Jack the Ripper: The Other Side

November 20, 2009
It is the night of August 31st, 1888. Mary Ann Nichols walks the street of White Chapel looking for her last customer of the night. She sees a figure in the darkness and ambles towards it. Her last customer waits. As she approaches the figure, he beckons her to follow. The strange figure clasps onto her mouth, and all she can do is let out a small gasp as she is being dragged into the night. Silence follows. Hours later, a man called Charles Cross found her mangled body in the alleyway of Bucks Row, the local pub. That night was the night that sparked a murderous rampage through the streets of London. A rampage that lasted nine, blood curdling weeks and ended suddenly on November 8, 1888 with the brutal slaying of Mary Jane Kelley (Jack the Ripper Murders par. 1). Everyone knows this mysterious case of Jack the Ripper, but little do they know, Jack was actually a Jill.

The question of a female Jill the Ripper has been around for decades, but the evidence would indicate that a woman, probably a mid-wife, was to blame. Abortions were widely viewed as “anti-Christ,” and theory leads to the belief that the woman was a mad, childless woman who wanted nothing more than to have a child of her own. When she heard a man named Mr. Williams claim that his ancestor was approached by Mary Ann Nichols and asked to abort her pregnancy, she became enraged. She found Mary and killed her; she showed her motive by the incisions around Mary’s abdomen and the clean removal of her abdominal organs, including the womb (Was Jack Welsh? par. 14 ).

The theory of the midwife is extremely viable. A midwife would have the medical knowledge and the tools to make someone unconscious and kill them with precise incisions through the neck and around the abdominal cavity (Criminals-outlaws par. 4). The murder weapon further implies the presence of a medical person, as it was a surgical knife used to amputate limbs and cut open bodies during autopsies. The mere sight of a mid wife of that time covered in blood was normal as she would have the alibi of birthing a child (par. 4). Living in or near White Chapel during that time period was extremely tense for the prostitutes wanting to make money. Any customer could be a killer, but a woman could go about her day without arousing a single suspicion. Men and women of the time would never suspect the murderer being a woman as women were too fragile to ever kill; however, the midwife took extreme advantage of this and made her way into history.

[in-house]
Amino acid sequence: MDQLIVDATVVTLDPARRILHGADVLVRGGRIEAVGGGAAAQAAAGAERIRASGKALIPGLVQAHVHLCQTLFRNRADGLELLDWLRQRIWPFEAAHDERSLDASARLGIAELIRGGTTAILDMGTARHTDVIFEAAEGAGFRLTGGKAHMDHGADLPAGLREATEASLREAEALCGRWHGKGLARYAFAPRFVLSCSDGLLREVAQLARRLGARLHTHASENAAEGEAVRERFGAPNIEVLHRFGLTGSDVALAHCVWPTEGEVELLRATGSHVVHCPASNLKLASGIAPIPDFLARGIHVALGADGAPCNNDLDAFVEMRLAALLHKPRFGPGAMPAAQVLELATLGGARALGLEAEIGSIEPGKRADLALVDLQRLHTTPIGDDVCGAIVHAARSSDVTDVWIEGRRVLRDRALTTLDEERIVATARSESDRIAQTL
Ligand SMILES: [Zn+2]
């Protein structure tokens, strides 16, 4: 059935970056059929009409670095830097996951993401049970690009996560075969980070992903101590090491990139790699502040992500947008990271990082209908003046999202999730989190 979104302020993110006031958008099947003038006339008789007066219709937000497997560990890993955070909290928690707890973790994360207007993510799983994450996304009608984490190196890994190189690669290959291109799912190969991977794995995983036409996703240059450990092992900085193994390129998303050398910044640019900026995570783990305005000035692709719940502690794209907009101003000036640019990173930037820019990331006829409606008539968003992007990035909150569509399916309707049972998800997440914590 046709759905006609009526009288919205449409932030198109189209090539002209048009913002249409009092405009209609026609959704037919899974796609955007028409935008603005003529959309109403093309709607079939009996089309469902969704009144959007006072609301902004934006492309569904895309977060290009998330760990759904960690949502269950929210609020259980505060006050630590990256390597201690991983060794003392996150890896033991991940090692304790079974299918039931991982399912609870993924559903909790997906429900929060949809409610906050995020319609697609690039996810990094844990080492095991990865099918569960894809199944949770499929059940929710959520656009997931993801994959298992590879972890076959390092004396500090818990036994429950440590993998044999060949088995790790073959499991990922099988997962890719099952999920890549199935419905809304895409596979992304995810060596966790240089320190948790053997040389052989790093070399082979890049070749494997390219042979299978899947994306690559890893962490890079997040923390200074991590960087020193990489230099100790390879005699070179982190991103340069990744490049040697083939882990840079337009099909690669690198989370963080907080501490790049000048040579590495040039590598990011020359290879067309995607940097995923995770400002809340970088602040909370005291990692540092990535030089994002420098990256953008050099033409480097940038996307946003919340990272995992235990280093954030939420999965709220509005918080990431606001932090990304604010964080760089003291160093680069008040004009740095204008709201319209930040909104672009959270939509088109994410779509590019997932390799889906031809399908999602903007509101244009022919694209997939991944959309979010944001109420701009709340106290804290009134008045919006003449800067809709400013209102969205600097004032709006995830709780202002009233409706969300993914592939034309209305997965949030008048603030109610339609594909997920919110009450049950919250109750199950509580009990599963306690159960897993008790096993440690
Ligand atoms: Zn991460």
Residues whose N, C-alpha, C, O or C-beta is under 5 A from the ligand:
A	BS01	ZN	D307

Her decision to kill one woman started her path to insanity. Her only hope of covering up for herself was to find other victims and make it look like a serial killer. Fortunately for her, she found the perfect ones. All of them were prostitutes, and all of them had destroyed their body in some way or another. Her own hatred of self mutilation made them ideal targets. Three of the deceased were severe alcoholics who not only hurt themselves, but the people around them. Her own clouded mind made her feel like she was doing the world a duty, and so she carried on killing until she met her final victim. Mary Kelley, was said to be pregnant and in need of an abortion. She probably spoke with the midwife about the termination and so she became the Ripper’s last and most gruesome victim. The Ripper had been building up hatred for self-mutilating people, but nothing could compare to her hatred for murderers of the “innocent,” she let out all of her hatred on Mary Kelley; Kelley’s body was so mangled that she was only able to be identified by her hair color and her eyes. This final act marked the end to the Ripper’s terror in the city of London.

These days, anyone could be a killer and no one would notice the deaths of five measly prostitutes, and yet the case of Jill the Ripper will live on in infamy. It is safe to say that suspicions never fell on the ones who had the best opportunity and motive to kill all five. One may ask, “Why did she do it?” This question will haunt many people for decades more. Perhaps she got a perverse pleasure out of killing. Maybe she’d seen too much misery in her life that it drove her over the edge. The major question is: what ever happened to the mysterious Jill?





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